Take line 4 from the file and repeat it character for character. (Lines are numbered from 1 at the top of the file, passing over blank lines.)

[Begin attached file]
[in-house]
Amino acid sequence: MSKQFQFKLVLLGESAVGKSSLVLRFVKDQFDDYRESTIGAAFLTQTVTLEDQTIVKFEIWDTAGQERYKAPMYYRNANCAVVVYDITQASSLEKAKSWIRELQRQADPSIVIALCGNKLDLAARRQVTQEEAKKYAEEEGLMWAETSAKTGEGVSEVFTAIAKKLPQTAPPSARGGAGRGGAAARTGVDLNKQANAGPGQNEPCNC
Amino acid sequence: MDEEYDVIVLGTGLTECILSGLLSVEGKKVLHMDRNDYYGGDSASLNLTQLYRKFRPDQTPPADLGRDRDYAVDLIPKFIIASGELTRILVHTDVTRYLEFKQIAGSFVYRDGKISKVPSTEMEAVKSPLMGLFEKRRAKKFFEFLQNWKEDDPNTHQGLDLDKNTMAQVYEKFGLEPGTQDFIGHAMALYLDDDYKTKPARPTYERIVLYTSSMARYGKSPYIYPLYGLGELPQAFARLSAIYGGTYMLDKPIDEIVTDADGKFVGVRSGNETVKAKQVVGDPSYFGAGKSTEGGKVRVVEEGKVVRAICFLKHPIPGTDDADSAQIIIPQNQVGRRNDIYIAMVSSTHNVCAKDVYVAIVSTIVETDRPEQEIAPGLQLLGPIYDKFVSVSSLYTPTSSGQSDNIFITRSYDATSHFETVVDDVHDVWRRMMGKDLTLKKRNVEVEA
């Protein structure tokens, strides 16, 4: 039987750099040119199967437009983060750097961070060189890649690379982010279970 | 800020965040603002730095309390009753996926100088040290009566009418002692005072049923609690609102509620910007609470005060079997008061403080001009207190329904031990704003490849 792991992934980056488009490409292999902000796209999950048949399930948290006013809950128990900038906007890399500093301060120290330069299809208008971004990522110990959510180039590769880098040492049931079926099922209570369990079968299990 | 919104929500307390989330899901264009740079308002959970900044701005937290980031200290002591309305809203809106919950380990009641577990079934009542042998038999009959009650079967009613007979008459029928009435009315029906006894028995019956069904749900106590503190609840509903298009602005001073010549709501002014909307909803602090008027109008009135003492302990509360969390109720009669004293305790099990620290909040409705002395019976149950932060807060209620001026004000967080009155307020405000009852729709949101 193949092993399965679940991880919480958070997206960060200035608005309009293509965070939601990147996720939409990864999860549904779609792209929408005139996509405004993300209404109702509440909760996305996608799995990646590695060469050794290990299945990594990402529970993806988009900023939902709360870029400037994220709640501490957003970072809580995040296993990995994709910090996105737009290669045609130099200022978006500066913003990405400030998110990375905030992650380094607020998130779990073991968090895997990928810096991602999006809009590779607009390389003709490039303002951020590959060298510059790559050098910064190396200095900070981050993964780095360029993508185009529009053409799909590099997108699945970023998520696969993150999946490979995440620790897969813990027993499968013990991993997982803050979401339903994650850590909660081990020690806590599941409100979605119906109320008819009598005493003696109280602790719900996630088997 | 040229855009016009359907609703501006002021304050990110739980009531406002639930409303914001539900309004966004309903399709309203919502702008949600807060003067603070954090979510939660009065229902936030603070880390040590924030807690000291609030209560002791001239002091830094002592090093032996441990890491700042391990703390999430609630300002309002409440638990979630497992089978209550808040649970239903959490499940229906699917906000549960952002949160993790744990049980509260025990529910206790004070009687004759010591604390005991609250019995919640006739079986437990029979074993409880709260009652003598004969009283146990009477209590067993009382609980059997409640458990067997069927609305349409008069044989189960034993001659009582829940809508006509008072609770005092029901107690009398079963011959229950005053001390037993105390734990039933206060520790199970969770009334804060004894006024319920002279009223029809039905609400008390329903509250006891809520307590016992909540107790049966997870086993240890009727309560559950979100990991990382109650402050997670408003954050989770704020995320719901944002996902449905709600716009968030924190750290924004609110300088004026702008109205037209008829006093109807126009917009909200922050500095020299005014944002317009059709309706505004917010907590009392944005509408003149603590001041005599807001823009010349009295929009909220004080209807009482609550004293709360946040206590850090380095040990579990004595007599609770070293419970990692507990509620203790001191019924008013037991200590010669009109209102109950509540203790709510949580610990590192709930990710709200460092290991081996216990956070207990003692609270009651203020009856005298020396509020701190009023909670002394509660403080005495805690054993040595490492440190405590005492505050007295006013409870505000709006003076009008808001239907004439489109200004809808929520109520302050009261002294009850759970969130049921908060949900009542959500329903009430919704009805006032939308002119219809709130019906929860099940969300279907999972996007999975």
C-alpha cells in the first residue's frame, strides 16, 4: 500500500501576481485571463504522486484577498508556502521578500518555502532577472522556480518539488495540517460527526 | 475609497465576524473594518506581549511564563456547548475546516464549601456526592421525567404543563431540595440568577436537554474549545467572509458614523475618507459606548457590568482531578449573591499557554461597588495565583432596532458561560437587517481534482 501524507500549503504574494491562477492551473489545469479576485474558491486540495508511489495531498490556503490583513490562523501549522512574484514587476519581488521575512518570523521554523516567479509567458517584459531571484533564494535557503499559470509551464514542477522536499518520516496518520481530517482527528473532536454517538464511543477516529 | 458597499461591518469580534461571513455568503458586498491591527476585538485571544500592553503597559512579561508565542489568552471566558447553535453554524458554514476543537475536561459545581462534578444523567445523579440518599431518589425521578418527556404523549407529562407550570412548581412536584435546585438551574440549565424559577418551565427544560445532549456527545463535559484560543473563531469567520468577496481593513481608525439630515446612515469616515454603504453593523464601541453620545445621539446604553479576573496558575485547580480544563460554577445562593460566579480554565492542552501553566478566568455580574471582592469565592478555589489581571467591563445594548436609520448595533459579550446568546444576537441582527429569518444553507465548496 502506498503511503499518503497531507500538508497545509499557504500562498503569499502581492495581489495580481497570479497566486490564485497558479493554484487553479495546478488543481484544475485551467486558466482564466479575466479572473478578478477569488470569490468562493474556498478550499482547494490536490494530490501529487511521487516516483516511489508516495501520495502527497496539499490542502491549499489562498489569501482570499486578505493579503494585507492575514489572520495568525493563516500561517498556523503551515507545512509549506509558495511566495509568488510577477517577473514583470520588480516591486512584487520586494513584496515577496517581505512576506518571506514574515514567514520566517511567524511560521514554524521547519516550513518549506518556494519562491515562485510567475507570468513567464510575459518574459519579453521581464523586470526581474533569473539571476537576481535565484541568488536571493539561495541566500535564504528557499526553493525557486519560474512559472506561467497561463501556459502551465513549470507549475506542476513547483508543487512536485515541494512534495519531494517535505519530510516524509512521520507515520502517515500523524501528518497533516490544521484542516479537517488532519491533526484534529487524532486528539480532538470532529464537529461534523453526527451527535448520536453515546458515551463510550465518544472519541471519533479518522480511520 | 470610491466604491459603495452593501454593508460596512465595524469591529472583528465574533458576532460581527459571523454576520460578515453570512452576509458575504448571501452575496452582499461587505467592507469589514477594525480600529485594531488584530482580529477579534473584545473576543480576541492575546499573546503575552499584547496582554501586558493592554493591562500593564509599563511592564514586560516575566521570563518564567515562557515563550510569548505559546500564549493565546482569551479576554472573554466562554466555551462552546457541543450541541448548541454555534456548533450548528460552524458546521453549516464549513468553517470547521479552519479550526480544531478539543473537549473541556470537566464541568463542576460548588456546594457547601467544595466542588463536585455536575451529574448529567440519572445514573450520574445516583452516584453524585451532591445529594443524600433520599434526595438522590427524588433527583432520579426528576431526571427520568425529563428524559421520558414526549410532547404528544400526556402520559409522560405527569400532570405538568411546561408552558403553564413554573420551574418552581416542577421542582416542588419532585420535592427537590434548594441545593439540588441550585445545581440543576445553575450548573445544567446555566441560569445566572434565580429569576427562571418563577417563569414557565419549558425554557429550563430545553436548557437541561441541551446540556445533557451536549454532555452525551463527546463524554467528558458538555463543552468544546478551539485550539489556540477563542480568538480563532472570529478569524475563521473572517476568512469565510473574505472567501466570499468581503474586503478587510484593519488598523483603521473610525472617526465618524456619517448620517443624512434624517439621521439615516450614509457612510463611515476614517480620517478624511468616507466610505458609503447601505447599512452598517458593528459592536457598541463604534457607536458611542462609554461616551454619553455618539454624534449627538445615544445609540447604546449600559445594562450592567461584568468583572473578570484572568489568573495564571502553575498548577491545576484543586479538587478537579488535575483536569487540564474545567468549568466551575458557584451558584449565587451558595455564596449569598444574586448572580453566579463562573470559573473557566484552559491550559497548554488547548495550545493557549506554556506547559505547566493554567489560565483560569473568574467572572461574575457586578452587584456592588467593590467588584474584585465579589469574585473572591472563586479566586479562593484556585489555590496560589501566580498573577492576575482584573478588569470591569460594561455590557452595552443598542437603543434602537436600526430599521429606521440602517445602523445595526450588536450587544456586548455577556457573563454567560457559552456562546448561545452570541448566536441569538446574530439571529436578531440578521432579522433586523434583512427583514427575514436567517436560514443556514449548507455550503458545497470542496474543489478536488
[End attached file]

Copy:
């Protein structure tokens, strides 16, 4: 039987750099040119199967437009983060750097961070060189890649690379982010279970 | 800020965040603002730095309390009753996926100088040290009566009418002692005072049923609690609102509620910007609470005060079997008061403080001009207190329904031990704003490849 792991992934980056488009490409292999902000796209999950048949399930948290006013809950128990900038906007890399500093301060120290330069299809208008971004990522110990959510180039590769880098040492049931079926099922209570369990079968299990 | 919104929500307390989330899901264009740079308002959970900044701005937290980031200290002591309305809203809106919950380990009641577990079934009542042998038999009959009650079967009613007979008459029928009435009315029906006894028995019956069904749900106590503190609840509903298009602005001073010549709501002014909307909803602090008027109008009135003492302990509360969390109720009669004293305790099990620290909040409705002395019976149950932060807060209620001026004000967080009155307020405000009852729709949101 193949092993399965679940991880919480958070997206960060200035608005309009293509965070939601990147996720939409990864999860549904779609792209929408005139996509405004993300209404109702509440909760996305996608799995990646590695060469050794290990299945990594990402529970993806988009900023939902709360870029400037994220709640501490957003970072809580995040296993990995994709910090996105737009290669045609130099200022978006500066913003990405400030998110990375905030992650380094607020998130779990073991968090895997990928810096991602999006809009590779607009390389003709490039303002951020590959060298510059790559050098910064190396200095900070981050993964780095360029993508185009529009053409799909590099997108699945970023998520696969993150999946490979995440620790897969813990027993499968013990991993997982803050979401339903994650850590909660081990020690806590599941409100979605119906109320008819009598005493003696109280602790719900996630088997 | 040229855009016009359907609703501006002021304050990110739980009531406002639930409303914001539900309004966004309903399709309203919502702008949600807060003067603070954090979510939660009065229902936030603070880390040590924030807690000291609030209560002791001239002091830094002592090093032996441990890491700042391990703390999430609630300002309002409440638990979630497992089978209550808040649970239903959490499940229906699917906000549960952002949160993790744990049980509260025990529910206790004070009687004759010591604390005991609250019995919640006739079986437990029979074993409880709260009652003598004969009283146990009477209590067993009382609980059997409640458990067997069927609305349409008069044989189960034993001659009582829940809508006509008072609770005092029901107690009398079963011959229950005053001390037993105390734990039933206060520790199970969770009334804060004894006024319920002279009223029809039905609400008390329903509250006891809520307590016992909540107790049966997870086993240890009727309560559950979100990991990382109650402050997670408003954050989770704020995320719901944002996902449905709600716009968030924190750290924004609110300088004026702008109205037209008829006093109807126009917009909200922050500095020299005014944002317009059709309706505004917010907590009392944005509408003149603590001041005599807001823009010349009295929009909220004080209807009482609550004293709360946040206590850090380095040990579990004595007599609770070293419970990692507990509620203790001191019924008013037991200590010669009109209102109950509540203790709510949580610990590192709930990710709200460092290991081996216990956070207990003692609270009651203020009856005298020396509020701190009023909670002394509660403080005495805690054993040595490492440190405590005492505050007295006013409870505000709006003076009008808001239907004439489109200004809808929520109520302050009261002294009850759970969130049921908060949900009542959500329903009430919704009805006032939308002119219809709130019906929860099940969300279907999972996007999975």